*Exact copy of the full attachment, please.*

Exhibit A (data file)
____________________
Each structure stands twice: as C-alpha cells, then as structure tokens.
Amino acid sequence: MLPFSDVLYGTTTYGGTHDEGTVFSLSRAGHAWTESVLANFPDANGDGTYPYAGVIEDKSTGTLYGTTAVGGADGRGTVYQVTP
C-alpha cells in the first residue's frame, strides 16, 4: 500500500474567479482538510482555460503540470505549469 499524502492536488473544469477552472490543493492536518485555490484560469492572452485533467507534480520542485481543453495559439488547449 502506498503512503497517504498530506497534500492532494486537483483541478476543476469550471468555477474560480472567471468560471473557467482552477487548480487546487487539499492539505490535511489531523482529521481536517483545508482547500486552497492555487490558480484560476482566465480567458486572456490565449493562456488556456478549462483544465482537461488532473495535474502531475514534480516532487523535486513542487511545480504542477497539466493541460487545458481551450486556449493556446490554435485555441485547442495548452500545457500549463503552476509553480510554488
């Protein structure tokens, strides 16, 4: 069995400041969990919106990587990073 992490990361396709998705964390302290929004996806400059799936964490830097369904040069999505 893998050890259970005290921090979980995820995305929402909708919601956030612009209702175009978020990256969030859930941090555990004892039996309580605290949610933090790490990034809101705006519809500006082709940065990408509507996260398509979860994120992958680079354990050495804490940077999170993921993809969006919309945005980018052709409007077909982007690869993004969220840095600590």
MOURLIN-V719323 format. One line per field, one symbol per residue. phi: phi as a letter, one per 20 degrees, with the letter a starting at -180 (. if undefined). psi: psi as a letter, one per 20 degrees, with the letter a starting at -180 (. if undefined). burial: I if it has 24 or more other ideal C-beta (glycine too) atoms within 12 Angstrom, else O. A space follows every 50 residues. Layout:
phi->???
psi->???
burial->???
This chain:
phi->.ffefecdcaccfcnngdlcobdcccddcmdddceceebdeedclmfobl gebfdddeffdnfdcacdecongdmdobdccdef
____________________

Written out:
Each structure stands twice: as C-alpha cells, then as structure tokens.
Amino acid sequence: MLPFSDVLYGTTTYGGTHDEGTVFSLSRAGHAWTESVLANFPDANGDGTYPYAGVIEDKSTGTLYGTTAVGGADGRGTVYQVTP
C-alpha cells in the first residue's frame, strides 16, 4: 500500500474567479482538510482555460503540470505549469 499524502492536488473544469477552472490543493492536518485555490484560469492572452485533467507534480520542485481543453495559439488547449 502506498503512503497517504498530506497534500492532494486537483483541478476543476469550471468555477474560480472567471468560471473557467482552477487548480487546487487539499492539505490535511489531523482529521481536517483545508482547500486552497492555487490558480484560476482566465480567458486572456490565449493562456488556456478549462483544465482537461488532473495535474502531475514534480516532487523535486513542487511545480504542477497539466493541460487545458481551450486556449493556446490554435485555441485547442495548452500545457500549463503552476509553480510554488
């Protein structure tokens, strides 16, 4: 069995400041969990919106990587990073 992490990361396709998705964390302290929004996806400059799936964490830097369904040069999505 893998050890259970005290921090979980995820995305929402909708919601956030612009209702175009978020990256969030859930941090555990004892039996309580605290949610933090790490990034809101705006519809500006082709940065990408509507996260398509979860994120992958680079354990050495804490940077999170993921993809969006919309945005980018052709409007077909982007690869993004969220840095600590």
MOURLIN-V719323 format. One line per field, one symbol per residue. phi: phi as a letter, one per 20 degrees, with the letter a starting at -180 (. if undefined). psi: psi as a letter, one per 20 degrees, with the letter a starting at -180 (. if undefined). burial: I if it has 24 or more other ideal C-beta (glycine too) atoms within 12 Angstrom, else O. A space follows every 50 residues. Layout:
phi->???
psi->???
burial->???
This chain:
phi->.ffefecdcaccfcnngdlcobdcccddcmdddceceebdeedclmfobl gebfdddeffdnfdcacdecongdmdobdccdef